When my then-husband and I decided to have a second child, we had three more years of lived experience under our respective belts. I had led the development of a co-op child care centre at the university I had been attending, had met feminists (and even some communists) and made my own yogurt and peanut butter. With a friend, I had recently opened a small café and live folk music venue.
What more could I need to enter into pregnancy and motherhood a second time? After all, even when I had not known what I was doing, things seemed to have gone fairly well.
It’s never easy
Perhaps because I was in denial the first time, I sailed through the first few months of that pregnancy with no difficulties. This time, it was a different story. Morning sickness was a daily reality for three months – not an easy thing to accommodate when my days began before dawn in the kitchen of my café getting the soups, bagels and crepes that were our specialty underway.
Maybe, I thought after a couple of months of traipsing up and down the stairs with heavy loads of food and dirty dishes, having the kitchen on the second floor and the restaurant on the first floor was not such a great idea after all. Maybe, in fact, standing at the stove/kitchen counter cooking for 12 hours a day was not exactly the best thing to be doing once I got to the eighth and ninth months of my pregnancy.
On the other hand, perhaps spending those in utero months listening to the likes of Jane Siberry (or, as she was then called, Jane Stewart), Stan and Garnet Rogers, David Essig and others gave my son his lifelong love of music. Maybe his exposure to kitchen culture shaped him into the cook and baker he became. Maybe trekking off to buy organic eggs at the farm gate led to his life as a farmer.
This time, a bassinet was ready and waiting and a dresser was filled with diapers, sleepers, towels and other necessities. I had even knitted a sweater and cap. Perhaps more importantly, I had found an obstetrician who would support the kind of childbirth I wanted to have: no drugs, no cutting, no shaving, no enema, no shot to dry up my milk.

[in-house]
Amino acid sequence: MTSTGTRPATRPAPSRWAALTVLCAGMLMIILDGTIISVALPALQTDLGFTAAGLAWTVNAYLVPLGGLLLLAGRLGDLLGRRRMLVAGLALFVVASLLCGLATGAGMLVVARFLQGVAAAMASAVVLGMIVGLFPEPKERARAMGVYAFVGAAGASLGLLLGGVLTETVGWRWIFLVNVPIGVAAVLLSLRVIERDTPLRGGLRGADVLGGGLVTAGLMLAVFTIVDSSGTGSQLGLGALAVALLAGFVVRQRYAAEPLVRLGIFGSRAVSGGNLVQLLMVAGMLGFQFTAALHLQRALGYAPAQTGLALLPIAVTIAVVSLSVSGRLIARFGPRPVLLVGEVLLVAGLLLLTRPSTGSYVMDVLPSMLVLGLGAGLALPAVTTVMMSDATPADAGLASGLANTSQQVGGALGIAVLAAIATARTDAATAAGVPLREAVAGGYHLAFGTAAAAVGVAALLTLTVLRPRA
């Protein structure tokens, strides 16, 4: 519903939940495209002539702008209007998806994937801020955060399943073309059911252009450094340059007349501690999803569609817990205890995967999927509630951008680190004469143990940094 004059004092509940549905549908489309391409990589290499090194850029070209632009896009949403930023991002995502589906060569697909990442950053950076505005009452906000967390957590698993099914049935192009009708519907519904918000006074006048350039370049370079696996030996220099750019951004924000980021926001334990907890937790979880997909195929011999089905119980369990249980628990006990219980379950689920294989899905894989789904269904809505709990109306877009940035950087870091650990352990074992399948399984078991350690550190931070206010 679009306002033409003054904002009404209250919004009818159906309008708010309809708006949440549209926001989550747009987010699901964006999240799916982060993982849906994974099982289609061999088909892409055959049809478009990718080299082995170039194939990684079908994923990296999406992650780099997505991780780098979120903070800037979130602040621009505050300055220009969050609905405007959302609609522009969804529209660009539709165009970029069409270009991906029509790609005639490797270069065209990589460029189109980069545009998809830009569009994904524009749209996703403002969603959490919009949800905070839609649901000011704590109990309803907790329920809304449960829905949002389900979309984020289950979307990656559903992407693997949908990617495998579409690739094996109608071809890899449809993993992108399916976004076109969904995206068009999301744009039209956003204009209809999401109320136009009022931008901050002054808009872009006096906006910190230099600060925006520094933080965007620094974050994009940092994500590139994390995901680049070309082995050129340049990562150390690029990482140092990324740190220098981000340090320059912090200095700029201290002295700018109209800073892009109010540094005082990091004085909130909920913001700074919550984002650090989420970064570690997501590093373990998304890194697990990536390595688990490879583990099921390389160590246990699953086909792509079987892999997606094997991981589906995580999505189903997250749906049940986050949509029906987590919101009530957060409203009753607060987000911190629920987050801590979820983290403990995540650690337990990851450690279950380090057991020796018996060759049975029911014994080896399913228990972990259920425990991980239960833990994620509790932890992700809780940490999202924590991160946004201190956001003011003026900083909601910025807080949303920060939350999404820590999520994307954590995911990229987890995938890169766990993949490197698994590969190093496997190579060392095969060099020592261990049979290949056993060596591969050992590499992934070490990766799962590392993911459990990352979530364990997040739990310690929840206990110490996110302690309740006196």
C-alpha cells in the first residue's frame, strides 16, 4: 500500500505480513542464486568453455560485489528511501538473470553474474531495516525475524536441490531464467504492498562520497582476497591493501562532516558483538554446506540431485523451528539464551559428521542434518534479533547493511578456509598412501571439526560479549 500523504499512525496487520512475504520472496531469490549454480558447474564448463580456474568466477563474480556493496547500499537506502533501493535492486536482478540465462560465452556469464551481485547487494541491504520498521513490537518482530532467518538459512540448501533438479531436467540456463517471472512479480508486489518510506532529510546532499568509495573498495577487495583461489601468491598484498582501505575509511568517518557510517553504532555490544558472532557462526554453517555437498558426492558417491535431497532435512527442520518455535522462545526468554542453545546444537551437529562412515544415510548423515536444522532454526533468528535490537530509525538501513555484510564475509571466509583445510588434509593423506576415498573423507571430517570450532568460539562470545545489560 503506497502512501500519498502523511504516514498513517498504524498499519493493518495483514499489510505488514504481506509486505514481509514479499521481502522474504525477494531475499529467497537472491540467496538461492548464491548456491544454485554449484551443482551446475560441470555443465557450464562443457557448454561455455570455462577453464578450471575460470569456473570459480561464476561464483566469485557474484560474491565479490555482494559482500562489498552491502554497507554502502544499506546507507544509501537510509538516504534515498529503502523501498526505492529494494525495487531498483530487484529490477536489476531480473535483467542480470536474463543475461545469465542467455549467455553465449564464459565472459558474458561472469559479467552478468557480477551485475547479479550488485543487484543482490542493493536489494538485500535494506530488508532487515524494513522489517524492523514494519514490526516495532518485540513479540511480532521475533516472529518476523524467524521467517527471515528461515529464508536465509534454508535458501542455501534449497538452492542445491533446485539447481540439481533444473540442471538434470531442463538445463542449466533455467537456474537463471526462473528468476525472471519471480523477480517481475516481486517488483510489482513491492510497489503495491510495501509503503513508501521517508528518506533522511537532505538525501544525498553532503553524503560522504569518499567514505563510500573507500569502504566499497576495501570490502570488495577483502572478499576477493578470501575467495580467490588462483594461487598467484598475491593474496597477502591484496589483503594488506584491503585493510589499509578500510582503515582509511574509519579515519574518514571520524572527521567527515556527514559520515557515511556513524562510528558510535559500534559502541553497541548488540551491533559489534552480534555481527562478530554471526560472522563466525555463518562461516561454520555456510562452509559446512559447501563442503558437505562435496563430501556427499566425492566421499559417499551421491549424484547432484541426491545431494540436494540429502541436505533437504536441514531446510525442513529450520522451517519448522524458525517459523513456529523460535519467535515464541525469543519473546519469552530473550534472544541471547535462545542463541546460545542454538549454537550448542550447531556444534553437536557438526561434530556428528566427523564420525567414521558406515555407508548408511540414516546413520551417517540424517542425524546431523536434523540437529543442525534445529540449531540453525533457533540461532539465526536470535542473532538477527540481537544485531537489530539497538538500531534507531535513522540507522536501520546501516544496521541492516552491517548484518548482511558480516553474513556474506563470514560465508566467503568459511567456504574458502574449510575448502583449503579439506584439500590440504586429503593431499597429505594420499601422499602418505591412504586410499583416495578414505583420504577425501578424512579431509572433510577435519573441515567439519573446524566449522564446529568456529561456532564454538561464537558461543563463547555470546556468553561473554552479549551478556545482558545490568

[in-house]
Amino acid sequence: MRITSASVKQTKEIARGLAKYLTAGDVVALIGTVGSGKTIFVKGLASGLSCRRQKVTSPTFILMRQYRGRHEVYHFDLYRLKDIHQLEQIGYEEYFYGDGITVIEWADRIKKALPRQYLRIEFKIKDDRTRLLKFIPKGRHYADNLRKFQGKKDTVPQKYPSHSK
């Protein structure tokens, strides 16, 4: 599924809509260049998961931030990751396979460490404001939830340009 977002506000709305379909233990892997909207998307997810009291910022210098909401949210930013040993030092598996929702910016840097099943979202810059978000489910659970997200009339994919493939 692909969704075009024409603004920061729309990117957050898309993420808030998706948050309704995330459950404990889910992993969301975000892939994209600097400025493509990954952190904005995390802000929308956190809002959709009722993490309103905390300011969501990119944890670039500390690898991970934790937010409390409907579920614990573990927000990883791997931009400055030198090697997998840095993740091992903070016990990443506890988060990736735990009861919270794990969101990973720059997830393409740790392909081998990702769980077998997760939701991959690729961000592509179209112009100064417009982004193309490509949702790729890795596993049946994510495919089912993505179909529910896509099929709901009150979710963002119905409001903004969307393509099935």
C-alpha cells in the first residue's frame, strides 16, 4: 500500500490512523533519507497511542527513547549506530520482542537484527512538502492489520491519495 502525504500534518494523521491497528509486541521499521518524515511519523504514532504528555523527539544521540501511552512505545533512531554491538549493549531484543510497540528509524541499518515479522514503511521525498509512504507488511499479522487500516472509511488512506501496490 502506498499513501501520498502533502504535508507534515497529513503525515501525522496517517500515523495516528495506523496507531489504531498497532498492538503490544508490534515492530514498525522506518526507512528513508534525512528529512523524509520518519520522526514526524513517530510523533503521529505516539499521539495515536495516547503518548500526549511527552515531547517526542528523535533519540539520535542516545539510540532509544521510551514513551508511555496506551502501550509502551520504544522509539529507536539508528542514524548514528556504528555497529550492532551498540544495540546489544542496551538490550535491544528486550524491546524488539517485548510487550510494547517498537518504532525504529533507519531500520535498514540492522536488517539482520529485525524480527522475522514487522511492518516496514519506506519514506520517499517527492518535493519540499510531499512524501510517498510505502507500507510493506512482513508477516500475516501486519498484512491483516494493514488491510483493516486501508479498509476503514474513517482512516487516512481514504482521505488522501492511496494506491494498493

On February 3, I had a sense that Jesse would be born soon, so handed Kate off to her grandparents, who were only too happy to have her for a few days, did some grocery shopping and chores around the house and packed my bag for the hospital.
That evening, I went into labour while we were watching a documentary movie on television about the Beach Boys. When I suggested it was time to go to the hospital, my husband said he thought we could watch the rest of the film first. I was not so sure, but did not demur. However, when we finally got into the car and he decided we needed to stop for gas on the way to the hospital, I became more vocal in my insistence that we move things along.
And a good thing it was that I did, because this was a baby who was ready to be born. There was no time to waste or be bored once we made it to the hospital, which was fine with me. In what seemed like minutes, Jesse was wrapped up and lying in my arms and, first thing the next morning, home we went.
Jesse came to the café with me most days, spending his time in a basket tucked out of the way in a corner of the kitchen or the restaurant proper, listening to folk music as he slept, while his four-year-old sister helped serve and clear tables (she made great tips!).
It was an exhausting time – as has been and remains my approach to life, I was definitely burning the candle at both ends and taking on more than any sane person would.
But, late in the evening, when the food service was done, the dishwasher was humming upstairs, the lights were dimmed, Kate was sleeping upstairs and Jesse was sleeping in my arms while we listened to Beverly Glenn Copeland or another folk musician, it was hard to imagine how a time could be any better.
It is hard to imagine that baby of 40 years ago now, when I watch my son with his sheep, goats, pigs, cows and poultry, but I like to think that somehow he got as much from that time in the cafe, before and after he was born, as I did.
Happy birthday, Jesse!